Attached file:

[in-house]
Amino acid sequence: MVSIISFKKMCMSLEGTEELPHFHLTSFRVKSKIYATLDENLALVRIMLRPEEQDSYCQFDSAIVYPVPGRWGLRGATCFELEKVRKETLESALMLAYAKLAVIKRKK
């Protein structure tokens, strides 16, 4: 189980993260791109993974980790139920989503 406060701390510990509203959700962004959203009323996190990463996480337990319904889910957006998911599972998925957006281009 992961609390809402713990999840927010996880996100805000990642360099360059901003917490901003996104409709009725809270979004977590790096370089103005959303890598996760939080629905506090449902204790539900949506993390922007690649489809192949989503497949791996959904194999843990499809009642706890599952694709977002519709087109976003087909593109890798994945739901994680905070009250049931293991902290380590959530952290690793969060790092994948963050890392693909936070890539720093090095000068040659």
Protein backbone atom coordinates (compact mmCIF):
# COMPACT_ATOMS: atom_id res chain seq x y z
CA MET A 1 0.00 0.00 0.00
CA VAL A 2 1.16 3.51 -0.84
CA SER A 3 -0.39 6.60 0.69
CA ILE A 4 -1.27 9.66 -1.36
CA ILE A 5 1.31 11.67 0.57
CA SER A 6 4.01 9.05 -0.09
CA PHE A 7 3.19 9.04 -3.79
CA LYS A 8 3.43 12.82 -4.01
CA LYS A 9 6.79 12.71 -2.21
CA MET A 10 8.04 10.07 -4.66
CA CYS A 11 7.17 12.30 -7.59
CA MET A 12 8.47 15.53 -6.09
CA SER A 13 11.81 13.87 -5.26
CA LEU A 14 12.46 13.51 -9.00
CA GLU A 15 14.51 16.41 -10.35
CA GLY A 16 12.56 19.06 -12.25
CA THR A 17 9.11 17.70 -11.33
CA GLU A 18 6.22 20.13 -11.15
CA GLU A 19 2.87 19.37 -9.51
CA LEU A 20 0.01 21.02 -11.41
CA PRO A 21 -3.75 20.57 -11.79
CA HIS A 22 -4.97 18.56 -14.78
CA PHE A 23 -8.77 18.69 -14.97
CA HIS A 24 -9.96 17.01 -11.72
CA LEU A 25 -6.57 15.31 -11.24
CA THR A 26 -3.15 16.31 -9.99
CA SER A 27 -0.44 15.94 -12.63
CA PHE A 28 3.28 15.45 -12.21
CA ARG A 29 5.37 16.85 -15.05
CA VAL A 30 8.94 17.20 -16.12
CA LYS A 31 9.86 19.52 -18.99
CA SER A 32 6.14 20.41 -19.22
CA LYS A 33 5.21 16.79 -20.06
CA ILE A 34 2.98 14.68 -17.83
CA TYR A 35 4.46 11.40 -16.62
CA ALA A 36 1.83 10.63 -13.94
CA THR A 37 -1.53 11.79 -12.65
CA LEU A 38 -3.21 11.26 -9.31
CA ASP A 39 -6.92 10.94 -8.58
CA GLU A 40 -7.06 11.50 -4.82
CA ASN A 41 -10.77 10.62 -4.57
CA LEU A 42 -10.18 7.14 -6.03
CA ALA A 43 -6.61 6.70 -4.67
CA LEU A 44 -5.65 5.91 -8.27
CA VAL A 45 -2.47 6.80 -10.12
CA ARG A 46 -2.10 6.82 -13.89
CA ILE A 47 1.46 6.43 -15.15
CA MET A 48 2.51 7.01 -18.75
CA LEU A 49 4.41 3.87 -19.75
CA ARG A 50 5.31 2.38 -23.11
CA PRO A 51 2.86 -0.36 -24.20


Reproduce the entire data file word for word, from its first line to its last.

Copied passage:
[in-house]
Amino acid sequence: MVSIISFKKMCMSLEGTEELPHFHLTSFRVKSKIYATLDENLALVRIMLRPEEQDSYCQFDSAIVYPVPGRWGLRGATCFELEKVRKETLESALMLAYAKLAVIKRKK
């Protein structure tokens, strides 16, 4: 189980993260791109993974980790139920989503 406060701390510990509203959700962004959203009323996190990463996480337990319904889910957006998911599972998925957006281009 992961609390809402713990999840927010996880996100805000990642360099360059901003917490901003996104409709009725809270979004977590790096370089103005959303890598996760939080629905506090449902204790539900949506993390922007690649489809192949989503497949791996959904194999843990499809009642706890599952694709977002519709087109976003087909593109890798994945739901994680905070009250049931293991902290380590959530952290690793969060790092994948963050890392693909936070890539720093090095000068040659």
Protein backbone atom coordinates (compact mmCIF):
# COMPACT_ATOMS: atom_id res chain seq x y z
CA MET A 1 0.00 0.00 0.00
CA VAL A 2 1.16 3.51 -0.84
CA SER A 3 -0.39 6.60 0.69
CA ILE A 4 -1.27 9.66 -1.36
CA ILE A 5 1.31 11.67 0.57
CA SER A 6 4.01 9.05 -0.09
CA PHE A 7 3.19 9.04 -3.79
CA LYS A 8 3.43 12.82 -4.01
CA LYS A 9 6.79 12.71 -2.21
CA MET A 10 8.04 10.07 -4.66
CA CYS A 11 7.17 12.30 -7.59
CA MET A 12 8.47 15.53 -6.09
CA SER A 13 11.81 13.87 -5.26
CA LEU A 14 12.46 13.51 -9.00
CA GLU A 15 14.51 16.41 -10.35
CA GLY A 16 12.56 19.06 -12.25
CA THR A 17 9.11 17.70 -11.33
CA GLU A 18 6.22 20.13 -11.15
CA GLU A 19 2.87 19.37 -9.51
CA LEU A 20 0.01 21.02 -11.41
CA PRO A 21 -3.75 20.57 -11.79
CA HIS A 22 -4.97 18.56 -14.78
CA PHE A 23 -8.77 18.69 -14.97
CA HIS A 24 -9.96 17.01 -11.72
CA LEU A 25 -6.57 15.31 -11.24
CA THR A 26 -3.15 16.31 -9.99
CA SER A 27 -0.44 15.94 -12.63
CA PHE A 28 3.28 15.45 -12.21
CA ARG A 29 5.37 16.85 -15.05
CA VAL A 30 8.94 17.20 -16.12
CA LYS A 31 9.86 19.52 -18.99
CA SER A 32 6.14 20.41 -19.22
CA LYS A 33 5.21 16.79 -20.06
CA ILE A 34 2.98 14.68 -17.83
CA TYR A 35 4.46 11.40 -16.62
CA ALA A 36 1.83 10.63 -13.94
CA THR A 37 -1.53 11.79 -12.65
CA LEU A 38 -3.21 11.26 -9.31
CA ASP A 39 -6.92 10.94 -8.58
CA GLU A 40 -7.06 11.50 -4.82
CA ASN A 41 -10.77 10.62 -4.57
CA LEU A 42 -10.18 7.14 -6.03
CA ALA A 43 -6.61 6.70 -4.67
CA LEU A 44 -5.65 5.91 -8.27
CA VAL A 45 -2.47 6.80 -10.12
CA ARG A 46 -2.10 6.82 -13.89
CA ILE A 47 1.46 6.43 -15.15
CA MET A 48 2.51 7.01 -18.75
CA LEU A 49 4.41 3.87 -19.75
CA ARG A 50 5.31 2.38 -23.11
CA PRO A 51 2.86 -0.36 -24.20